History of the Tyne
The history of the River Tyne, and the industry that relied upon it, is well documented in scientific papers and books. What follows is a brief summary of some of the features of the history that drives some of our projects and ways of working.
The Tyne’s origins
The Tyne started to cut its course about 30 million years ago. The land mass of Britain was rising from the sea, in which chalk rocks had been laid down during the previous Cretaceous period, providing the eastward-tilting ‘proto-landscape’ upon which the River Tyne began to carve its valley, entirely removing the softer cover of chalk rocks.
The river profile shows several deviations from the ‘ideal’ smooth decline of gradient, for example the steep section of the North Tyne at Warden Gorge compared to the much flatter upstream sections. When base level falls, rivers adjust by cutting down into their bed from the coast and working upstream.
The influence of base level is also recorded in the lower reaches of the Tyne where excavations and drilling for the A1 motorway bridge foundations revealed a buried bedrock valley some 35m below current sea-level on the south side of the river. On the Tyne, these base level changes may equally be the result of glacial erosion, deposition or river diversion. These changes in base level and river gradient are critical to the way the river works now.
Shaping of the Tyne’s landscape
Natural river and glacial processes have helped shape the present landscape of the Tyne valley. Continuing fluvial processes have formed and modified the river channel and created habitats for river flora and fauna, whilst in the more modern era the processes themselves have been modified by changing land use and river engineering.
In the twentieth century, the slowly-operating natural processes were interrupted for several decades when gravel companies extracted large amounts of gravel from the river bed (2.2 million tonnes in 1922 rising to 106 million tonnes by 1968) as the use of concrete increased. The Tyne was a particularly attractive source for gravel, being a gravel-bed virtually from source to tidal limit and close to urban Tyneside. As a result the configuration and ecology of the river was greatly altered, as well as destabilising its structures.
The natural flow of the rivers and tributaries in this area were interrupted and diverted for the mining activities of washing, dressing, smelting and hushing. An interesting legacy is the metal and mineral content left in the mines, which still make their way through the river system. These metal-rich shingles create a unique habitat on which only specialised metal-loving plants can grow. Calaminarian Grasslands are protected SSSI features in our landscape.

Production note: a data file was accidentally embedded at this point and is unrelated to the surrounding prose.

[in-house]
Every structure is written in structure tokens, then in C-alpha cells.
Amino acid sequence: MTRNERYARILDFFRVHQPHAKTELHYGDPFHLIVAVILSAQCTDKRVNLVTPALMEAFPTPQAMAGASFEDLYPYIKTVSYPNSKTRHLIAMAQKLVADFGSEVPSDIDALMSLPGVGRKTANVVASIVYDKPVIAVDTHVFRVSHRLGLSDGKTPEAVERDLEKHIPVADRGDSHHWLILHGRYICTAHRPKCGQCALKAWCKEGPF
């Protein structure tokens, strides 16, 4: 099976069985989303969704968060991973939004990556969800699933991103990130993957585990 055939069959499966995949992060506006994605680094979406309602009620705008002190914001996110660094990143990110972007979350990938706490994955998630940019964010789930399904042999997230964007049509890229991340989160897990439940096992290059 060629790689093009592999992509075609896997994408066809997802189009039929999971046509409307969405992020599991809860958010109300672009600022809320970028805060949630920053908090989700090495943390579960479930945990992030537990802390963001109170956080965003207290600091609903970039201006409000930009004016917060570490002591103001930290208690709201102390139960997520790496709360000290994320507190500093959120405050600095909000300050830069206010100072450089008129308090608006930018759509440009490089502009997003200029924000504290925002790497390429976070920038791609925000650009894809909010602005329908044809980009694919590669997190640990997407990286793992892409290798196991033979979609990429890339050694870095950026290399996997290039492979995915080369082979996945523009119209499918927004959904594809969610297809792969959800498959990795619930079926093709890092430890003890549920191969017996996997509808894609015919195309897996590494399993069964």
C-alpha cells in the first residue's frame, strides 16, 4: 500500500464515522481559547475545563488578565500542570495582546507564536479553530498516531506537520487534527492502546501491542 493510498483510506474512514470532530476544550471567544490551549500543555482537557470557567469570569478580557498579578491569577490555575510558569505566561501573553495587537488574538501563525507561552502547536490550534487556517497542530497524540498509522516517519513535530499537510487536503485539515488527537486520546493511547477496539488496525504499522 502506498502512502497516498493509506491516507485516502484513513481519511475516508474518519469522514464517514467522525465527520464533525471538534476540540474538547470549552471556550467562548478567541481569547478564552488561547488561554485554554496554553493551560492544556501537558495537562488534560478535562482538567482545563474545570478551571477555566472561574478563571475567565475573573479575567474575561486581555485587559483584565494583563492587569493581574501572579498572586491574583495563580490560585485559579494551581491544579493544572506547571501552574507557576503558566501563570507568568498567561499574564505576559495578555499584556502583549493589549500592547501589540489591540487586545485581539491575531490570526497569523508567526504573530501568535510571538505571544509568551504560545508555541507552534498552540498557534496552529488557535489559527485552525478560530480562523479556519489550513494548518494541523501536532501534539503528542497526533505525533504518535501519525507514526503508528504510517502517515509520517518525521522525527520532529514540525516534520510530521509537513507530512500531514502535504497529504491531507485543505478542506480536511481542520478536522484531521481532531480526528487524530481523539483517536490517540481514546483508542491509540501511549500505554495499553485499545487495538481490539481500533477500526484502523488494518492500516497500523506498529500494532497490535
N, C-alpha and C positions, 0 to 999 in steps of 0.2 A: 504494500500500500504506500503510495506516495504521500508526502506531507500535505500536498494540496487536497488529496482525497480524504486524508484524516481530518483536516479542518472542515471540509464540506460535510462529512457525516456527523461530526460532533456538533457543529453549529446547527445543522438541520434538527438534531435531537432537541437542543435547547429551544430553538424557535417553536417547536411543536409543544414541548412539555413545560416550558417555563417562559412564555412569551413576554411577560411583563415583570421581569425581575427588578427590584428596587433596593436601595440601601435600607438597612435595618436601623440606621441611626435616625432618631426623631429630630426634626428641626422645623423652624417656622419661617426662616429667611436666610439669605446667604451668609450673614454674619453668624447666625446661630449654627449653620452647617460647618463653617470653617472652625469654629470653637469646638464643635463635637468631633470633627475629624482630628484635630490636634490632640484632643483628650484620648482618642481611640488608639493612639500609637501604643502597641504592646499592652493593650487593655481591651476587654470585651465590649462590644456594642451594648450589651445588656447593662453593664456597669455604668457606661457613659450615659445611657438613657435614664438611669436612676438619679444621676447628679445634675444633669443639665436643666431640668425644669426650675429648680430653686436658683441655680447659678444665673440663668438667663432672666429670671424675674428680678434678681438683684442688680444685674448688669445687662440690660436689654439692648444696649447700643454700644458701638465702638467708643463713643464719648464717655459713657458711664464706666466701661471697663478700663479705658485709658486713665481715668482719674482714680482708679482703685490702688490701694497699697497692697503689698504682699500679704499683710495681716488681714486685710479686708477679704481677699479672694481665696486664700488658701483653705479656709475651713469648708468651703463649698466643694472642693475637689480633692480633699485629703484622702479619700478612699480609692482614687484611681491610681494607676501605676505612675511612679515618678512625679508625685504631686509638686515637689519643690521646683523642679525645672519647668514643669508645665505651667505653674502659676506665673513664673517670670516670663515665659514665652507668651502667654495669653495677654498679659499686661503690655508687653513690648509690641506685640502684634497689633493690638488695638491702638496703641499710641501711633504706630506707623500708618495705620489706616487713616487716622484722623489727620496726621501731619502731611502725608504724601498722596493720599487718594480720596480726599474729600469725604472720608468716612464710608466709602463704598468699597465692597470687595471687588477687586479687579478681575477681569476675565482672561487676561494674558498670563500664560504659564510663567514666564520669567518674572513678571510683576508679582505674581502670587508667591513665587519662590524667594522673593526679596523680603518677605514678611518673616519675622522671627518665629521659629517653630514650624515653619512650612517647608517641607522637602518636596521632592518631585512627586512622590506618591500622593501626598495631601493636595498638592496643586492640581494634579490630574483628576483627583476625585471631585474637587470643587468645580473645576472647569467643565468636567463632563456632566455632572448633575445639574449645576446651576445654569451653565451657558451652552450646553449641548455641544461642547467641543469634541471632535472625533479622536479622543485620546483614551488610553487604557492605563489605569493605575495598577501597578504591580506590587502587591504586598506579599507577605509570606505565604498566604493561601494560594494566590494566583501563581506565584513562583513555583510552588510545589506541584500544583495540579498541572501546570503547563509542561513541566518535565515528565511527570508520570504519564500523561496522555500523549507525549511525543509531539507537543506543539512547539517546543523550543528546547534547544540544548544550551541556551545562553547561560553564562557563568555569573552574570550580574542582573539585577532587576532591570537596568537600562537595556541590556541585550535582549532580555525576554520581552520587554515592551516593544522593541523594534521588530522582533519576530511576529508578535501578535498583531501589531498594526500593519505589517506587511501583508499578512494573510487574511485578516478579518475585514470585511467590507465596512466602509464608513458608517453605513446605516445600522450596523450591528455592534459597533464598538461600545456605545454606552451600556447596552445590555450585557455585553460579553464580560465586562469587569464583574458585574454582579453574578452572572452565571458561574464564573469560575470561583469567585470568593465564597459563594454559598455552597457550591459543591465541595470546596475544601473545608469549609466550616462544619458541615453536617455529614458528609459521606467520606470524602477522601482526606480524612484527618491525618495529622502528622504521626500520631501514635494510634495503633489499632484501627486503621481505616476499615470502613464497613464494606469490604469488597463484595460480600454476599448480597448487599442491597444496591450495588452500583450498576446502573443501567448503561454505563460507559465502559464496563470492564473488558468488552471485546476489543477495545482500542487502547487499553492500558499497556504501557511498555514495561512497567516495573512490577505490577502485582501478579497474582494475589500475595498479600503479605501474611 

Through the early years of the industrial revolution, Newcastle and other towns suffered incredible squalor and filth. The devastation of cholera epidemics in the mid-nineteenth century provided the impetus for the development of sewerage systems which transferred pollutants to the estuary. A potent mix of untreated domestic waste and effluents from Tyneside industry gradually deprived the river of oxygen and combined to form an environment toxic to most river life.
The first glimmer of environmental concern came in the twentieth century. The first surveys of dissolved oxygen, a key indicator of river health, were carried out from 1912 to 1931. Total depletion of dissolved oxygen was recorded on 16th October 1912. In 1933 the Joint Committee of the local authorities on Tyneside and the Tyne Fishery Board issued a report describing conditions in the estuary as “nauseating and thoroughly objectionable” … “the saturation point when untreated sewage can be discharged with safety into the estuary has been reached and passed.”
World War II interrupted the progress of cleaning up the estuary, but in 1958 the Tyneside local authorities started to examine possible schemes for sewage disposal. Following an objection by Associated Lead Manufacturers on behalf of the local Hayhole Works, a revised plan for the land-based sewage treatment works at Howdon at a cost of £46 million was given the go ahead in 1971. Although the historic driver for the scheme was water quality, the biggest impact of the Howdon treatment works is the regeneration and redevelopment of the banks of the Tyne, with positive economic and social consequences.
Just as these improvements were being achieved at the tidal end of the catchment, great changes were taking place towards the headwaters of the North Tyne. In the 1960s, water resource planning predicted a need for over a million cubic metres a day by 2001. In 1968 the National Rivers Authority concluded that the only way to meet this projected need was a river-regulating reservoir. The Kielder Scheme was born.
Kielder Water on the River North Tyne has a capacity of nearly 200 million cubic metres and covers an area of 10km2. The dam is 52 metres high and 1,140 metres long. It incorporates a hydro-electric generation plant. Since its completion in 1981 the scheme has changed the river flows and profile of the North Tyne.